The housing market, especially in the UK, is renowned for being tough to crack and rather volatile in times of upheaval. The COVID-19 pandemic has been no different and house prices across the country have seen large rises, particularly in suburban and rural areas as the work from home trend has become more established practice. In this article, we look at the process of buying your first home, including mortgage affordability, getting together a deposit, and several other key considerations.
Processes will vary depending on your country of residence, so please use this as a rough guide of what to look out for when buying your first home.
What level of mortgage can you afford?
Property prices have steadily increased for much of the past twenty years and, as a result, people’s ability to buy a property is more than ever limited by how large a mortgage loan they are able to borrow from a bank. A mortgage is a specific type of long-term loan provided by a bank to a borrower to enable the borrower to purchase a property. The loan is secured against the property, which means that in the event that the borrower is unable to repay the loan, the bank has the right to take possession of the property.
A useful first step for any prospective buyer is calculating how large a mortgage they can afford to take out. Traditionally, banks would lend up to three times a borrower’s salary (or, if a couple is taking out a joint mortgage, their combined total salary) but as property prices have risen and interest rates have fallen, banks are increasing the amounts they are willing to lend. This is known as an earnings multiple and it plays a huge role in determining what you can afford to borrow. There are plenty of online calculators available that can help you work out what your borrowing capacity is.
A key point to remember is that banks will only offer a mortgage to someone that they deem “credit-worthy”, which means that someone is likely to pay back any amounts that they borrow. Creditworthiness is measured through your credit score, which is a number assigned to you based on your financial history of paying bills, loans, and credit card repayments. You can check your credit score online through free services, such as Experian.
Getting together your deposit
In most cases, banks will not lend you the total amount you need to buy a property and you will need to put up around 10% of the purchase price as a deposit. Some mortgage providers will accept deposits as low as 5% of the purchase price in light of high property values.
Saving enough money to get a deposit together is no easy task and can be rather daunting. As with any savings goal, it is important to make a plan, define your goals and stick to them. In order to increase your savings rate, there are only two things that we can ever really do: cut our expenditure or increase our earnings.
One of the best ways to save money is by reducing our housing costs—in London, it is common for people to spend nearly 40% of their income on rent alone; elsewhere in the UK, around 25% is more common. Searching around for a cheaper place to live can really add to your ability to save. Other ways to reduce your housing costs include house-sharing (rather than renting an individual property) and if you are able to, living with your parents.
As well as saving for a deposit, there can be lots of other upfront costs when purchasing a home that you will need to save for. These include legal fees, surveyors, potentially mortgage fees and stamp duty. Stamp Duty Land Tax is a tax paid when buying property over a certain value (there is a discount for first-time buyers). There are lots of good online calculators for checking how much stamp duty you will need to pay on your purchase, so ensure you add this amount to your savings goal so you are not caught short.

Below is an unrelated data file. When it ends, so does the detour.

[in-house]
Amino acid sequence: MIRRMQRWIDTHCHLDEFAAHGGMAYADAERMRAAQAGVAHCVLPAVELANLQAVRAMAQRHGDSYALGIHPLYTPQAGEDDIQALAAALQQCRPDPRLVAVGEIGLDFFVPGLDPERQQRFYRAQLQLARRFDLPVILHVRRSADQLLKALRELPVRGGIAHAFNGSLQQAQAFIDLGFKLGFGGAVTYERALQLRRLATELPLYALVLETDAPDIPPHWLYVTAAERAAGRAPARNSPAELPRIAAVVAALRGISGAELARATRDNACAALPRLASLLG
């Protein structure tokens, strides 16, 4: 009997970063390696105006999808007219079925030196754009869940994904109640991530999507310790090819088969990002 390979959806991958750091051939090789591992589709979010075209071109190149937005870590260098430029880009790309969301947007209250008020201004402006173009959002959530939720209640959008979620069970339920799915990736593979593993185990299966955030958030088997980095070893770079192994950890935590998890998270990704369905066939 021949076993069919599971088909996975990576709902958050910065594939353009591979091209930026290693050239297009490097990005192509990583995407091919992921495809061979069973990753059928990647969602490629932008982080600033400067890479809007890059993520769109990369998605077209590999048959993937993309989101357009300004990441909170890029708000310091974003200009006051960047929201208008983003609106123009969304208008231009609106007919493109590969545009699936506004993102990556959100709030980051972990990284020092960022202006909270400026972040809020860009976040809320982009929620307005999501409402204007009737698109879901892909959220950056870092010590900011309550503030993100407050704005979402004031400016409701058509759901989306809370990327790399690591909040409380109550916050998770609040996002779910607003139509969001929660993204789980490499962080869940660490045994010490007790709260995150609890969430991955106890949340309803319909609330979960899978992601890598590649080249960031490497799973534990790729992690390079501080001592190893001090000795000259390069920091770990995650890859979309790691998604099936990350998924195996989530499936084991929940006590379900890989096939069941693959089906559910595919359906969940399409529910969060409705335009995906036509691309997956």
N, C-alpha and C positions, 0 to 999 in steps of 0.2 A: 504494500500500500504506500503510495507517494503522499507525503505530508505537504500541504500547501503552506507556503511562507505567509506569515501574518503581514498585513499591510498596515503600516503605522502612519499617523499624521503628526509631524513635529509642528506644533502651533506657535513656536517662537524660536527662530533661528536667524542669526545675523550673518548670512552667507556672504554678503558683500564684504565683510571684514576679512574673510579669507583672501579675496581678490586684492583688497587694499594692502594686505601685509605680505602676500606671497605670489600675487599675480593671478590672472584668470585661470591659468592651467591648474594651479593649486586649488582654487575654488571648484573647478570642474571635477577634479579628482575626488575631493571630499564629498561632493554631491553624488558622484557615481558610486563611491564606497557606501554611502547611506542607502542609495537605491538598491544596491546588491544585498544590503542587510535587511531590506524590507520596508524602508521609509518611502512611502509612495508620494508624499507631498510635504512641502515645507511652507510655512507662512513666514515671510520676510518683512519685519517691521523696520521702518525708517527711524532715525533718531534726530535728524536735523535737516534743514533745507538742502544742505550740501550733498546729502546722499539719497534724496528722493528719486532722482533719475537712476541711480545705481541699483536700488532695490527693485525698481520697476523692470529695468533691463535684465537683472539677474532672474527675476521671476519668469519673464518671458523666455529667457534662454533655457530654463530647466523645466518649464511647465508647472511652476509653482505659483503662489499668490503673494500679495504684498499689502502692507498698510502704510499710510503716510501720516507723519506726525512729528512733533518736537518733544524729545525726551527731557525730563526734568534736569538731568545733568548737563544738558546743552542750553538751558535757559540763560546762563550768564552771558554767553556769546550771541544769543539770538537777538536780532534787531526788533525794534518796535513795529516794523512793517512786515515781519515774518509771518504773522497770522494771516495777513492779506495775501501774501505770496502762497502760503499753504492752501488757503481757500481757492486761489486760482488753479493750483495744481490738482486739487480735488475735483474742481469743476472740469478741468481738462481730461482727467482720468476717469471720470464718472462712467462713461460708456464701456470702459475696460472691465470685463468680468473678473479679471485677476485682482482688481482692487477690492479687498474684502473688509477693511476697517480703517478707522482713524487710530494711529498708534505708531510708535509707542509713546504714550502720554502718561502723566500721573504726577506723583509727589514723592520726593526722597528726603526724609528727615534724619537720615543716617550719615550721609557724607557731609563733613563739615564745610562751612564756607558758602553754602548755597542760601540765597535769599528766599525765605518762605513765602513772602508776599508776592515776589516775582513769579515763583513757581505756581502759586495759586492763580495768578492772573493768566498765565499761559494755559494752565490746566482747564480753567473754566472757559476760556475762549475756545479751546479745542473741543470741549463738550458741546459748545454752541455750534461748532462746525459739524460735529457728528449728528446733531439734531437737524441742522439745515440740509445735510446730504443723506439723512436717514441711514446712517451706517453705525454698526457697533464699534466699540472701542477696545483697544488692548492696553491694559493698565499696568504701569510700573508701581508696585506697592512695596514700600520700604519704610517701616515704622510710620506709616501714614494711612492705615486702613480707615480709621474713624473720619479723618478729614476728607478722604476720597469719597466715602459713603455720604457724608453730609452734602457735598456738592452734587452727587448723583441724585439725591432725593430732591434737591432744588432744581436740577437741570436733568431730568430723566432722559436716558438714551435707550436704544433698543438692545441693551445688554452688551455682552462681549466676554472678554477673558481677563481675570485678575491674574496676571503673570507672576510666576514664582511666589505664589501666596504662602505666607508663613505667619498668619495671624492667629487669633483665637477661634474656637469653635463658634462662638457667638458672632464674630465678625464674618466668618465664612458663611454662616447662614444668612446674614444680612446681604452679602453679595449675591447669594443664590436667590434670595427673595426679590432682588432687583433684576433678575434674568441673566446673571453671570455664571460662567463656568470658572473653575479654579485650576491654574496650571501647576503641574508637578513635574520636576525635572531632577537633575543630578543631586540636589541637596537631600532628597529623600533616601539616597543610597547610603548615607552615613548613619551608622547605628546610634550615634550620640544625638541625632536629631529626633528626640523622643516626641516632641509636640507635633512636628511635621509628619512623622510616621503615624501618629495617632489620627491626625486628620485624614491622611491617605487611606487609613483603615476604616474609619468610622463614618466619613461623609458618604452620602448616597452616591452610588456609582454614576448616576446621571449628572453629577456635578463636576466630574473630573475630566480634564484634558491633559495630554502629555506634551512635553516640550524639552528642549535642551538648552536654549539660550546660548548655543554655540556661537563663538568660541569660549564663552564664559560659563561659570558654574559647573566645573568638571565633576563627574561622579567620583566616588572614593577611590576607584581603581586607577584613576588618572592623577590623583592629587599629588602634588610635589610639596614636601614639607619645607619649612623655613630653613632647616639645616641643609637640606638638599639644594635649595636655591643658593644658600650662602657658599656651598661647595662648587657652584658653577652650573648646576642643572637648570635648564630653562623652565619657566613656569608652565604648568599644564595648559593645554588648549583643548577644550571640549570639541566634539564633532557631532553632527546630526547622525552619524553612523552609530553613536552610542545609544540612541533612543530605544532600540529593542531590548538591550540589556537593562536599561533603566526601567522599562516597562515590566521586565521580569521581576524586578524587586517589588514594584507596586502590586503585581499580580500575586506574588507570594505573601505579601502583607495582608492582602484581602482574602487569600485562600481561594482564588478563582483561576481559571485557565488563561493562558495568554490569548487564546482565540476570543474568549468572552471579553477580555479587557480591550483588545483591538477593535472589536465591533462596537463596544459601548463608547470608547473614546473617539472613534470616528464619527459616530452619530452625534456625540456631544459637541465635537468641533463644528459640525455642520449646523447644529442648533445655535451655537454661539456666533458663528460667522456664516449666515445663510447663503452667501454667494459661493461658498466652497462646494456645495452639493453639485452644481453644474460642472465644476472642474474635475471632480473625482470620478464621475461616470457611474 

Other factors to bear in mind
1) Interest rates: Even if you are able to get a mortgage, you should consider whether the monthly repayments are affordable. A key determinant of this will be the interest rate on the mortgage—although central bank interest rates are at historic lows, they may rise, which might mean that the interest rate on your mortgage could increase. As such, for good measure, you should consider whether you can afford a rise in interest rates before agreeing to a mortgage.
2) Ground rent and service charges: If you buy a home in a UK city, there’s a good chance that it will be a flat. Typically, when you buy a flat, you buy what is called a leasehold—due to a quirk of the law, you have not bought the flat outright, instead, you have bought a very long lease to the flat (this is often 999 years for new flats) from the ultimate owner of the block of flats, who is known as the freeholder. Often, the freeholder will charge a fee called ground rent, which is typically an annual fee. Additionally, flats often come with service charges—fees that cover the costs of maintaining communal areas such as corridors, gardens and amenities.
3) Solicitors and surveyors: It can be tempting to look for ways to cut out costs when purchasing your home but whilst you want to get a good deal, you also want to ensure you are getting a high-quality service, particularly when it comes to solicitors and surveyors. Solicitors will review the mortgage and home documentation to ensure that what you think you are buying is actually as it seems and that the mortgage documentation does not include any provisions that might adversely impact you. Similarly, a surveyor will inspect the property for defects—hiring a good surveyor could save you plenty of money down the line in the event that defects are present.
Overall, buying your first property is likely to be the biggest financial decision that you will ever make. The information in this article will hopefully provide you with a strong starting point when the time comes to start planning your first property purchase.